That’s entertainment!

OK, I’ll admit it. I’m a bit of an Elvis Presley fan, writes Robin Mead. If that means my musical tastes stopped developing half a century ago then so be it; just put me down as an incurable old rocker. And, if someone is going to ape either the mannerisms or the music of old swivelhips, I do like them to get it right.

So the attractions of the shapely Russian songstress who, every night, entertained my cruising companions and me with her own, stilted, version of the Elvis hit song “Teddy Bear” soon began to wear thin. Beautiful she might be, but she never got the tune quite right. Worse, she fondly believed the song to be called “Terry Beer”.

Bands from the emerging nations of Eastern Europe, Russia, and the Far East are popular choices among cruise lines searching for a “resident orchestra”. Presumably, they don’t cost a lot of money; but then they don’t always know a lot of tunes either. That’s why we got “Terry Beer” on a nightly basis.

I did my best. I approached the singer one evening, and pleaded with her to make it “Teddy Bear”. She got it right just once, but had forgotten by the next day. Meanwhile, a band of jolly Filipinas who made up the resident orchestra on my next cruise were so full of fun that one evening they forgot to turn up for showtime altogether. An angry cruise director sent for them, and gave them a sharp ticking off before they finally went on stage. They were a bit nonplussed. “But we are here now,” reasoned the drummer, with a heart-warming smile.

If shipboard entertainment has been a bit hit and miss over the years, all that is changing now. The reason: higher fares. Rising fuel costs have forced up cruise prices to the point where customers are starting to take notice, so the cruise companies – anxious to keep this booming sector of the travel industry on its upward curve – have started to offer customers what they like to call “added value”.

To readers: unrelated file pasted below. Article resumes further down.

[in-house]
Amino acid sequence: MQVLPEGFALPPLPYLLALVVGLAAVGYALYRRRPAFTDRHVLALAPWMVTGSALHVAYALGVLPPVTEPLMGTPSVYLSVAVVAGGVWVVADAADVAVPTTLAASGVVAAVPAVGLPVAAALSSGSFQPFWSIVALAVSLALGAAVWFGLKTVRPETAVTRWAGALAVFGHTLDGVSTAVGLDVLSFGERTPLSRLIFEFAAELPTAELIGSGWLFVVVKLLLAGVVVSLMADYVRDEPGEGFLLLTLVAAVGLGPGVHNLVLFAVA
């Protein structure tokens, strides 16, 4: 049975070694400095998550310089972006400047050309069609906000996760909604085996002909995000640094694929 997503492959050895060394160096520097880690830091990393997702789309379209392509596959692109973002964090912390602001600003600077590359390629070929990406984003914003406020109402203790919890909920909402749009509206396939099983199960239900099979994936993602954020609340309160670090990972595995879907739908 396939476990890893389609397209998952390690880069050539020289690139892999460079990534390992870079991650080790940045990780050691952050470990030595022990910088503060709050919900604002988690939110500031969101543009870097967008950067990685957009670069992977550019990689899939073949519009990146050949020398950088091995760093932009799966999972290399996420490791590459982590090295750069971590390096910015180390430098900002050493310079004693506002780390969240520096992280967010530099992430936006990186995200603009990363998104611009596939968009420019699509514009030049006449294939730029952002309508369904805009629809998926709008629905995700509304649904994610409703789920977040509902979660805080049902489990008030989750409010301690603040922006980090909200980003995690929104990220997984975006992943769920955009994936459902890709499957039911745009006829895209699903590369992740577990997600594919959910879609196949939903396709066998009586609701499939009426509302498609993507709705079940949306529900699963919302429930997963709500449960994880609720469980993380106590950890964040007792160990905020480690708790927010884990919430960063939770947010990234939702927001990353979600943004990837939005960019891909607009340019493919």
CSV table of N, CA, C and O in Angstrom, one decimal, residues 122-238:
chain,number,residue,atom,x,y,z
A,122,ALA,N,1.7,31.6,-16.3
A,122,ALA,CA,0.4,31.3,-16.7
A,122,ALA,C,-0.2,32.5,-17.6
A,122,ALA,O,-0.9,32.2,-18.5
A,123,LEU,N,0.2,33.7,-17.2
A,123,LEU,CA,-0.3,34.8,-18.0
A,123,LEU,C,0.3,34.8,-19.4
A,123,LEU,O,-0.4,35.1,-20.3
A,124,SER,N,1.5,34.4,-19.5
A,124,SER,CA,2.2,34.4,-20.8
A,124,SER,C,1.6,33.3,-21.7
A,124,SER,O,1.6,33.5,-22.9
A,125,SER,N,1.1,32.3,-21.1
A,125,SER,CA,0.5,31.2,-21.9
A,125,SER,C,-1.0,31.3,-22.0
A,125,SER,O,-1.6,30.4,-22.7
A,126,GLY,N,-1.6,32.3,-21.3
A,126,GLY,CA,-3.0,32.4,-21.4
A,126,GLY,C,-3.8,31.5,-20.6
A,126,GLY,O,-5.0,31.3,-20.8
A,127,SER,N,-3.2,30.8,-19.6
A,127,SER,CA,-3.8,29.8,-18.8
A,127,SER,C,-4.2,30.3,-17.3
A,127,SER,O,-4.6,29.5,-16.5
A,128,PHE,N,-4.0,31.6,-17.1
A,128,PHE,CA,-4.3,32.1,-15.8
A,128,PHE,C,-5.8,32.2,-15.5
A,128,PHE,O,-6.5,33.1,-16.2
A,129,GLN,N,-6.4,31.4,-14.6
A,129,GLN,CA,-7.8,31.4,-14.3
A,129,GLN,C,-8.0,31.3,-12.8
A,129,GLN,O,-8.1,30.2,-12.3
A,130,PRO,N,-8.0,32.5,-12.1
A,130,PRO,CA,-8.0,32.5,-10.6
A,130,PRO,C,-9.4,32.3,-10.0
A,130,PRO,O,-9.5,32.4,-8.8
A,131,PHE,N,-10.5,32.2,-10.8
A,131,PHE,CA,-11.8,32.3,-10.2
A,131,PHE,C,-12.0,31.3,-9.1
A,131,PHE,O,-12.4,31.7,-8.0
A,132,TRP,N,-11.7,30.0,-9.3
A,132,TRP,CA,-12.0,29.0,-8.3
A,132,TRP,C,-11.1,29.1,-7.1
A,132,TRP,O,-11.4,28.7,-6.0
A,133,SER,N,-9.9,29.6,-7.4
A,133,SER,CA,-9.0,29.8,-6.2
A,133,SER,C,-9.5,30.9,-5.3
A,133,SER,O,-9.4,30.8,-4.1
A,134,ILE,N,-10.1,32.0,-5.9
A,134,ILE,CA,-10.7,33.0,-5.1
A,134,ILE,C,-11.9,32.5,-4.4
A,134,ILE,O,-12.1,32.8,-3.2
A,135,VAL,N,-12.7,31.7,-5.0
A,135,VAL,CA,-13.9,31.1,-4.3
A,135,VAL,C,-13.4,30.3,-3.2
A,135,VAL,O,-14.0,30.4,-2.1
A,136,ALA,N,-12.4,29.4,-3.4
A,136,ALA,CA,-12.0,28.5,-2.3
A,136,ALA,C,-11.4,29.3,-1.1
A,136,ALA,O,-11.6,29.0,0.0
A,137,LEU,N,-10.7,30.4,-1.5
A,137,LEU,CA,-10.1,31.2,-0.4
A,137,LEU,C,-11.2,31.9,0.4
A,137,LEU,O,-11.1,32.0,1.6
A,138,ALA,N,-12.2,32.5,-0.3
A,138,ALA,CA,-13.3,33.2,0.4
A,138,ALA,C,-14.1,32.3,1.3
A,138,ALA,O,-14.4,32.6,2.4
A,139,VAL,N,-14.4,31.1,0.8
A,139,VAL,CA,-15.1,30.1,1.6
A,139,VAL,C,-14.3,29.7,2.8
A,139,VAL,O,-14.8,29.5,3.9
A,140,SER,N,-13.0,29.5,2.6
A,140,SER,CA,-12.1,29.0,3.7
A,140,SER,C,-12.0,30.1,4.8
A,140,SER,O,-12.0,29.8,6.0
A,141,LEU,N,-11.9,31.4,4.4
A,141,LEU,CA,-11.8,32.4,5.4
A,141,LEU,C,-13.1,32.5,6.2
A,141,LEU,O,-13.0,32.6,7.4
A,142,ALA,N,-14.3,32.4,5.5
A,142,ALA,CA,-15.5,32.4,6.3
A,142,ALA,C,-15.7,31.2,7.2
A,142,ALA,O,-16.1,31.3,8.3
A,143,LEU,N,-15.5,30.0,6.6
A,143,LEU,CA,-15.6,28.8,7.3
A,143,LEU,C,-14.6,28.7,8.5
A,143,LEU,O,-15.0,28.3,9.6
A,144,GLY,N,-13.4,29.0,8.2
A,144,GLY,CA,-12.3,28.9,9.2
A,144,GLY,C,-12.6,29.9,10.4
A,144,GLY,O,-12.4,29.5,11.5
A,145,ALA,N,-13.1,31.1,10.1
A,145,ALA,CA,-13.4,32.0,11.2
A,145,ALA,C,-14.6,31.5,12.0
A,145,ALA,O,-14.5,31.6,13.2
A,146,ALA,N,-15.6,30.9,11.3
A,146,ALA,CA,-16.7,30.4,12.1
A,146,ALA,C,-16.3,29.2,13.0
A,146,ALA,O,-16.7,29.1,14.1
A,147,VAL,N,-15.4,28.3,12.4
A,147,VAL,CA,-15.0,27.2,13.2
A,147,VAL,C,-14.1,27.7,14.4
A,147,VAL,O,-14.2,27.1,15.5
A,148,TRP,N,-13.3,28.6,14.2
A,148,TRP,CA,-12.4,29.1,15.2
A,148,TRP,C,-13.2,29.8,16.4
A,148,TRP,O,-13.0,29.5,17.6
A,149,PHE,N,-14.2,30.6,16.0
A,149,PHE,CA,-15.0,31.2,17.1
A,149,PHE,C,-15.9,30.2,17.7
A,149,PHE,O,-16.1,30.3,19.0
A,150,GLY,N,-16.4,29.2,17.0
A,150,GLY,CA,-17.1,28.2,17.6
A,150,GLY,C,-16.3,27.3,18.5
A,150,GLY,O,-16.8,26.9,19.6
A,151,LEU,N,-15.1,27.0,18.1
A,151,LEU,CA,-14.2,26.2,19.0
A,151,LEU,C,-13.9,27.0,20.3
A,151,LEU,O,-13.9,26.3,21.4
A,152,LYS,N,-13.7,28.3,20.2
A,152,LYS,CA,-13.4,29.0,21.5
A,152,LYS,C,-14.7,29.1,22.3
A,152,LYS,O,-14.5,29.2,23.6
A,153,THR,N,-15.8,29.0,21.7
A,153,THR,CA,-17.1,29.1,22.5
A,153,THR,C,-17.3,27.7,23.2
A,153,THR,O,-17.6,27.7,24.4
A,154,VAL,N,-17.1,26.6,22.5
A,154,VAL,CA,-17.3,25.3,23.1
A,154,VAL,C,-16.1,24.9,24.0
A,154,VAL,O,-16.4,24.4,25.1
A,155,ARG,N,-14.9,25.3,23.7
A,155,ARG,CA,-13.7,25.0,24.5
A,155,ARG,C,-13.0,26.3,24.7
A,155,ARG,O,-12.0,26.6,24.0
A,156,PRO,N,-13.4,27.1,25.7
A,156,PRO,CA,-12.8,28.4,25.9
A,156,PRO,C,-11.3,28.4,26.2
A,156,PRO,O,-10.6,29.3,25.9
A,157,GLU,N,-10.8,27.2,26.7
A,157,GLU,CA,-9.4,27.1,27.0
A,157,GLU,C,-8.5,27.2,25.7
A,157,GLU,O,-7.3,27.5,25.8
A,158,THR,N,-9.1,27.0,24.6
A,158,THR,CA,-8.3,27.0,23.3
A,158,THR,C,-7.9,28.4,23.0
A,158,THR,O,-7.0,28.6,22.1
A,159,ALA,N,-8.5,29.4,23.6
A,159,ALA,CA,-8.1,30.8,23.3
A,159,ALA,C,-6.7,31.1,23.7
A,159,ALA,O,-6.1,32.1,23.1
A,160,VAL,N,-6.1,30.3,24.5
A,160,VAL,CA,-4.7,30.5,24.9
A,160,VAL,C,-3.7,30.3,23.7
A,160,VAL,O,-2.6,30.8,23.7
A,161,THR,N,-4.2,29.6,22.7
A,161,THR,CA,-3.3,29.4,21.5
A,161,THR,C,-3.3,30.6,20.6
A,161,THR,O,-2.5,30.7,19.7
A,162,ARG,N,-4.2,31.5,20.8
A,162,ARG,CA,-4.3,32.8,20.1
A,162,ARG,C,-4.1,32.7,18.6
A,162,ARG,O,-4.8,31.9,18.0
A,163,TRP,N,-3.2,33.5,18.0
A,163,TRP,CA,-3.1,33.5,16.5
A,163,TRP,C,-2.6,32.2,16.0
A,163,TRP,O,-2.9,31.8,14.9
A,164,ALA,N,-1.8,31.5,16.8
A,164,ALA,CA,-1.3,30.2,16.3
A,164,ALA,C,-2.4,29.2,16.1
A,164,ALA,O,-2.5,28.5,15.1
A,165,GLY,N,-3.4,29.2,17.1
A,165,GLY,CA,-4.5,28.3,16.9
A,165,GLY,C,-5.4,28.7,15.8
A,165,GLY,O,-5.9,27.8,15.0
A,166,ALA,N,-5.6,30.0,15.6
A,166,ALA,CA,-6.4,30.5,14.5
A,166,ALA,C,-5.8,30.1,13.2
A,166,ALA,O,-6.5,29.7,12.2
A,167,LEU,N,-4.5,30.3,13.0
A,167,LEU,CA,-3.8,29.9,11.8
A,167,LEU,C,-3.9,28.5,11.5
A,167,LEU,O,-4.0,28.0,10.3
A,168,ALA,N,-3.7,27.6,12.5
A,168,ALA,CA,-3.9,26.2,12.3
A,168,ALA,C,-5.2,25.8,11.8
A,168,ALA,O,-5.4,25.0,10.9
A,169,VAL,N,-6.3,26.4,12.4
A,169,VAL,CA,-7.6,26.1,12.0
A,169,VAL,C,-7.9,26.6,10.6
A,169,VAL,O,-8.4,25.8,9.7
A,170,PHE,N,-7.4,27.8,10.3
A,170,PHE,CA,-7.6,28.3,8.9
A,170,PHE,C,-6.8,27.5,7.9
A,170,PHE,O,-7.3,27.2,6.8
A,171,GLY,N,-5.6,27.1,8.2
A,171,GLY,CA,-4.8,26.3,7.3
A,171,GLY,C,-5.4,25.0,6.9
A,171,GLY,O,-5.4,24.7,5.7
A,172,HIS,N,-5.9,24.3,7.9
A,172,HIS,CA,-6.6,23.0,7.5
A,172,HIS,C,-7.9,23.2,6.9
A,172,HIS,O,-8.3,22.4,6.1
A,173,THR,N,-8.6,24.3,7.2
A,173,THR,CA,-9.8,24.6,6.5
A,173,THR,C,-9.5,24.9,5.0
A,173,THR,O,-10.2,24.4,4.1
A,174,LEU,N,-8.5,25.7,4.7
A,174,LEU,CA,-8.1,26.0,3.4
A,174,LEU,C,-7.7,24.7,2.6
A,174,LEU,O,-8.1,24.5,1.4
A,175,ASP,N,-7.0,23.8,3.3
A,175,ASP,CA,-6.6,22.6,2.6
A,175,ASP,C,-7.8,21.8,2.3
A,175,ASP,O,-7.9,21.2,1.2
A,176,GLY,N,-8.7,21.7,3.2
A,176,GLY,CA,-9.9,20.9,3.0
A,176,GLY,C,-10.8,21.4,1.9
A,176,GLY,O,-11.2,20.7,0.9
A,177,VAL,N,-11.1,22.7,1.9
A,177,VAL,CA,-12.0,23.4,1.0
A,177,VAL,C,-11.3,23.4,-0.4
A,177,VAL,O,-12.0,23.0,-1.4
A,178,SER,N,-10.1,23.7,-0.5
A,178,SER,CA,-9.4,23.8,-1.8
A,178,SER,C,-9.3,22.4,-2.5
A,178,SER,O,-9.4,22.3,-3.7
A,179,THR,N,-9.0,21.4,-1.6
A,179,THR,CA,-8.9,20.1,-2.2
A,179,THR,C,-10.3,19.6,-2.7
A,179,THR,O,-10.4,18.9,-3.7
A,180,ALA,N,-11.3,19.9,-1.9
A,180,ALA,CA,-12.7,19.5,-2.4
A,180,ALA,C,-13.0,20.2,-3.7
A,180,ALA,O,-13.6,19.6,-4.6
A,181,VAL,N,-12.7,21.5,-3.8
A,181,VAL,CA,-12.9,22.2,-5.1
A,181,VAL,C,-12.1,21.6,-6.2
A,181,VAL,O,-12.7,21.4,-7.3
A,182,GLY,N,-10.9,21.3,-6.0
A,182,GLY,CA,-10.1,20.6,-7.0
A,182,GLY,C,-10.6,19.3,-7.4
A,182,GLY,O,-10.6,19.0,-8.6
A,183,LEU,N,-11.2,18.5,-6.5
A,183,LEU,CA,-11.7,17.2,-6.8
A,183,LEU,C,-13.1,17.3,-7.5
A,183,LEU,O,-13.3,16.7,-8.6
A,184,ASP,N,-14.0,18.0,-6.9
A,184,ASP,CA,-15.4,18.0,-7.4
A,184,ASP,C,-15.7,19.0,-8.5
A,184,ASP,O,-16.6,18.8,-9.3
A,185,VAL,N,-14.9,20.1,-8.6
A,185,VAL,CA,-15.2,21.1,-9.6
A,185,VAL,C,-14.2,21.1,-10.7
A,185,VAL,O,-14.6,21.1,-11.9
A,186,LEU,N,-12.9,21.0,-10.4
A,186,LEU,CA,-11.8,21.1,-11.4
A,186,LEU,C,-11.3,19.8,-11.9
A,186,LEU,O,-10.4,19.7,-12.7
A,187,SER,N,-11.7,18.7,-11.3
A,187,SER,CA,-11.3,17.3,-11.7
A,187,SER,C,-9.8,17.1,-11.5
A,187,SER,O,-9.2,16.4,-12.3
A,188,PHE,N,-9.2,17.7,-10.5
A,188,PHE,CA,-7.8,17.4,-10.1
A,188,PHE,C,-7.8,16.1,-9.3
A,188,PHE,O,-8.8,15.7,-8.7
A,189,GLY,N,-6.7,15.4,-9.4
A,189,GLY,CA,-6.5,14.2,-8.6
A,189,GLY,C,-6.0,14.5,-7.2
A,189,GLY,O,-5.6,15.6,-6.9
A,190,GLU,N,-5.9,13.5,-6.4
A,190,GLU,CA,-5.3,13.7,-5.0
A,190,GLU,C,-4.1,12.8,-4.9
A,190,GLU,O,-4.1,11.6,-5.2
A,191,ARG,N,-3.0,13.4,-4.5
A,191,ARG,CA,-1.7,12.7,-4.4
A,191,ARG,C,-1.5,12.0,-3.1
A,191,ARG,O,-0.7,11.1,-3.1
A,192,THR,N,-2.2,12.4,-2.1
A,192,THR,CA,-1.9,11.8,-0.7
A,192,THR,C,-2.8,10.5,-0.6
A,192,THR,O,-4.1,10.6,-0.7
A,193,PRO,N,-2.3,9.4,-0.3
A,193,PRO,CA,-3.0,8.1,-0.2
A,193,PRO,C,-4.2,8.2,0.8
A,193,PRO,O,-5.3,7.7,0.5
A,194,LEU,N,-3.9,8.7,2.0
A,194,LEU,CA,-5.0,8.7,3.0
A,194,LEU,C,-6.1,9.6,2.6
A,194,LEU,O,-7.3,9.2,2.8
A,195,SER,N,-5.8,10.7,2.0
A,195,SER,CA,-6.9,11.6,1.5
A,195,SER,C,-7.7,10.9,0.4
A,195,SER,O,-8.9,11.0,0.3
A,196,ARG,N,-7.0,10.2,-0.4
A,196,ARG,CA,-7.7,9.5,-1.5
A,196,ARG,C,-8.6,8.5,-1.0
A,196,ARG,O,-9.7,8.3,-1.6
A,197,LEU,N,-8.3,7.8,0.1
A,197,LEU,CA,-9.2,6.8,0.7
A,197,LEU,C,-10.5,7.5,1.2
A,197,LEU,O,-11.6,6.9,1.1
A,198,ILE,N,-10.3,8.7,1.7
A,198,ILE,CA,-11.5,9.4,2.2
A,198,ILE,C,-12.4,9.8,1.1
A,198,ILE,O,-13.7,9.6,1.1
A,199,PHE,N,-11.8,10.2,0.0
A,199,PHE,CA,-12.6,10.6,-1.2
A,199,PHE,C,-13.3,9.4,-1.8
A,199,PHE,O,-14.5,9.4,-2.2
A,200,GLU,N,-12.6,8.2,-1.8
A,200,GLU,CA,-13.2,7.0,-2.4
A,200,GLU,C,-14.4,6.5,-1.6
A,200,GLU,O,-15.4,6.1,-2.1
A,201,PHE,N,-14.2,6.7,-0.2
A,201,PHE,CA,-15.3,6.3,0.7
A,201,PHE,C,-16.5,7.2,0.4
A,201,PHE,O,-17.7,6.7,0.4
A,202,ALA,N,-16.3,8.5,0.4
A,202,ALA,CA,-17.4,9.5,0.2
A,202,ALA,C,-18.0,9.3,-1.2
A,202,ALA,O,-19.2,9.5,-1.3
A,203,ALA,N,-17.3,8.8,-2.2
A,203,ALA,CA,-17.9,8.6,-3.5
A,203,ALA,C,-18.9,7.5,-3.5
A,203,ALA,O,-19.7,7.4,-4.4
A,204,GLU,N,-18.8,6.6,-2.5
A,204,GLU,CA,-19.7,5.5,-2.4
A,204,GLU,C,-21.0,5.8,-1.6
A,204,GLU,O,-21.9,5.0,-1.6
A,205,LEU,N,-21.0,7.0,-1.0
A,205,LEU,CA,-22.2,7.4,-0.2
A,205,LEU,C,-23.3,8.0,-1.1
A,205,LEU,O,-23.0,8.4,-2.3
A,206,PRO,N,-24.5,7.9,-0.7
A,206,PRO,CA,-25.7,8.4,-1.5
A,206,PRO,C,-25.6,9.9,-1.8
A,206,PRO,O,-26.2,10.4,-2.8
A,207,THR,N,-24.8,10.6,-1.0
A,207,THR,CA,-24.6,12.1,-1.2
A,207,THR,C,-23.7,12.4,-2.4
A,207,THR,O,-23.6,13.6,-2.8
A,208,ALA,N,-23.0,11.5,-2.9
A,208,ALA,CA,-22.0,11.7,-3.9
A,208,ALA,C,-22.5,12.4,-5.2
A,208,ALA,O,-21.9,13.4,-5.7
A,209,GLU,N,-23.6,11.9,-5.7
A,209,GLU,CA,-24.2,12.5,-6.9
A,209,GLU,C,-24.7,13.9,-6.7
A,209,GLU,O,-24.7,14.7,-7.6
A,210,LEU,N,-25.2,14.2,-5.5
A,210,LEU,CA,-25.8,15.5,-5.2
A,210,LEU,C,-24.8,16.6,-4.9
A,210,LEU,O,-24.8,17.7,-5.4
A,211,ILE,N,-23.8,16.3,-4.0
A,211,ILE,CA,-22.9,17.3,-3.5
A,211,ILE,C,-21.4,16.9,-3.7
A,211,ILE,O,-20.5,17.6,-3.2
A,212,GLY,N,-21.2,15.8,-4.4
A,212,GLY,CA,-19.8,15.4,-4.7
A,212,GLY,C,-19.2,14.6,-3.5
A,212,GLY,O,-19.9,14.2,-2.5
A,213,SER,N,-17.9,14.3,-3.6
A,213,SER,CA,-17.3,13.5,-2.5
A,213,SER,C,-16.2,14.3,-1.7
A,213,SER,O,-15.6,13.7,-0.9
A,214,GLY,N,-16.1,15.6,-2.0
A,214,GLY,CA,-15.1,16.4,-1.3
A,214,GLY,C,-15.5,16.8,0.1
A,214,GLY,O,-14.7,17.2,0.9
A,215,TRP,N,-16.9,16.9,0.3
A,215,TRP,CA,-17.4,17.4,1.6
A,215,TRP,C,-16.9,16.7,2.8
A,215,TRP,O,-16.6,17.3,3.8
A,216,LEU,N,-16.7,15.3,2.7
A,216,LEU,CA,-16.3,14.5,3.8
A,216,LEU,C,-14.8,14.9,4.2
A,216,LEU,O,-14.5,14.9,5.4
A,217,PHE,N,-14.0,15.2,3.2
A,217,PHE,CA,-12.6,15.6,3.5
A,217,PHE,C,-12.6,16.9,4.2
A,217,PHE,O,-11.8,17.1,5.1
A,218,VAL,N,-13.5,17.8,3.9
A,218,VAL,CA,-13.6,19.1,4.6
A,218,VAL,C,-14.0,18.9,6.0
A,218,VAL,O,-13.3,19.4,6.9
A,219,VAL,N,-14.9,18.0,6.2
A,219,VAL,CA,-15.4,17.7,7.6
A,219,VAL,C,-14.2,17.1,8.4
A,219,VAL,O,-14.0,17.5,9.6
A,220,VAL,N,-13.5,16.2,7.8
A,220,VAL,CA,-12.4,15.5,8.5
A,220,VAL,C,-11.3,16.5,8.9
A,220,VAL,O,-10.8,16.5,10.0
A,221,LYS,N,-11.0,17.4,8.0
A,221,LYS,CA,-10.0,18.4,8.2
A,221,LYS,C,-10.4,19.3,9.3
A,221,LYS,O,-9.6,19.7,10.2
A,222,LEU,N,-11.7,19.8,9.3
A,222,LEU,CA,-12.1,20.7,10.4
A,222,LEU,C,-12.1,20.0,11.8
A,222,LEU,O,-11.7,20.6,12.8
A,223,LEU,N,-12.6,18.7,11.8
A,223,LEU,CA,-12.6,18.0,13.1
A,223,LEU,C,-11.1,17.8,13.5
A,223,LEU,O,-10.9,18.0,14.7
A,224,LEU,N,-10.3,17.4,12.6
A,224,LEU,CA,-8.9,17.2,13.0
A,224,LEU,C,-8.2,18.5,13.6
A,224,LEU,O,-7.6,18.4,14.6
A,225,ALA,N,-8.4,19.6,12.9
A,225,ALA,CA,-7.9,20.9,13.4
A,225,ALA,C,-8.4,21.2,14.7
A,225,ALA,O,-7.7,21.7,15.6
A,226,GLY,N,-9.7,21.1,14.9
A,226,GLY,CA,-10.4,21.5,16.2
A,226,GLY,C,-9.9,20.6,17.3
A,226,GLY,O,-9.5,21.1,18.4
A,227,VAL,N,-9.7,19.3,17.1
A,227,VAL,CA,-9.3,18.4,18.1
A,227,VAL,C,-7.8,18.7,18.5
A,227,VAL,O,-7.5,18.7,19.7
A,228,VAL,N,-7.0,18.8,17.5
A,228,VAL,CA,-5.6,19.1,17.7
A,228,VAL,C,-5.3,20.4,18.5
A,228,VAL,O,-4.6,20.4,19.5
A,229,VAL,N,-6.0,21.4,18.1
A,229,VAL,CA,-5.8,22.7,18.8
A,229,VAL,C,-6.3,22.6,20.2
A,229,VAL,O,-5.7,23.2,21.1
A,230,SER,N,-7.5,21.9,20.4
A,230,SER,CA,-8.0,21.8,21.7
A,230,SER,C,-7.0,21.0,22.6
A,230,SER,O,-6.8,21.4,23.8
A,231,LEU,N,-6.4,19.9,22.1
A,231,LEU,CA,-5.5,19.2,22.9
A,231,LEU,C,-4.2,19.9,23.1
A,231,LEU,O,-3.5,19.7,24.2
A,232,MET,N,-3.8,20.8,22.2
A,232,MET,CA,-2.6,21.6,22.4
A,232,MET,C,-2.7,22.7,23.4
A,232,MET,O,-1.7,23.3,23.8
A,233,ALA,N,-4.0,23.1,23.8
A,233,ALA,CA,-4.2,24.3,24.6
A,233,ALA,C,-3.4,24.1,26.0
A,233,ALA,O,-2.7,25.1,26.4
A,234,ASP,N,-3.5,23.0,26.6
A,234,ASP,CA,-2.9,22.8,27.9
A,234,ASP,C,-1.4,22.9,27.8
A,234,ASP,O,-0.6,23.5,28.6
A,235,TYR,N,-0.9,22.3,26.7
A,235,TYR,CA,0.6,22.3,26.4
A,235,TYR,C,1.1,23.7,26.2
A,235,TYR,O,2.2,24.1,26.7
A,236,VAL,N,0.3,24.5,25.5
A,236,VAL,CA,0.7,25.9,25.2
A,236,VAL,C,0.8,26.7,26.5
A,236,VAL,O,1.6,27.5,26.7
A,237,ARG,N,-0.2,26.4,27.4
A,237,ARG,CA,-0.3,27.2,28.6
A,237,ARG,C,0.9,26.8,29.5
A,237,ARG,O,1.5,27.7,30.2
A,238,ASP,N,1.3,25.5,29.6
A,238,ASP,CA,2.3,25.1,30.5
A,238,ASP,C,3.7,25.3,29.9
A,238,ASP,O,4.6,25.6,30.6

So now you get special golf packages, which include visits to overseas courses, or cruises which feature tribute bands or major variety stars, or even opportunities to join in cooking demonstrations with top TV chefs. But surely, I hear you murmur, the golf courses and the big name cabaret stars and the TV cooks were there before. And I’m afraid you are right: they were.

Cunard, P and O, and Saga have provided the best entertainment when I’ve been travelling, and I’m pleased to see that Swan Hellenic took the trouble to survey passengers to see what kind of music they preferred (81% said “classical”, and Swan Hellenic now book their entertainers accordingly).

Anyway, shipboard entertainment is not the main reason to go cruising. A fascinating survey last year showed that British cruise passengers set sail largely because they want to see unique wildlife (especially whales and dolphins), or natural phenomena like the Northern Lights. Where their ship is cruising too is pretty important, too: top choice for a port of call is the wonderful, watery, city of Venice.

But desperate times call for desperate measures, and cruise lines have thousands of cabins to fill on all those lovely new ships which have come into service in recent years. So a flick through the brochures will reveal indulgences like an emphasis on shipboard art (Royal Caribbean), or even the provision of “Zen areas” – whatever they are (MSC). Perks like a chauffeur-driven car to your port of departure can be tempting, as can a growing selection of “on board” credit schemes.

There’s a trend towards more “all inclusive” deals, too. But beware: these can more than double average cruise prices (you can still find a perfectly acceptable cruise for £100 per night).

Surely lower fares are preferable to any of these.

On the excursions front, deep sea cruises could learn from the river cruise companies, whose city tours are often admirable. That’s one up on the cruise line which has recently introduced “evenings in”, where passengers stay in their cabin, enjoy room service dining, and watch telly.

Such a scheme smacks of desperation to me. Especially given the paucity of TV channels, and the often dreadful reception, on most cruise ships that I’ve sailed on.

I’d rather be out and about on the ship – even if it does mean listening to another rendering of “Terry Beer”.

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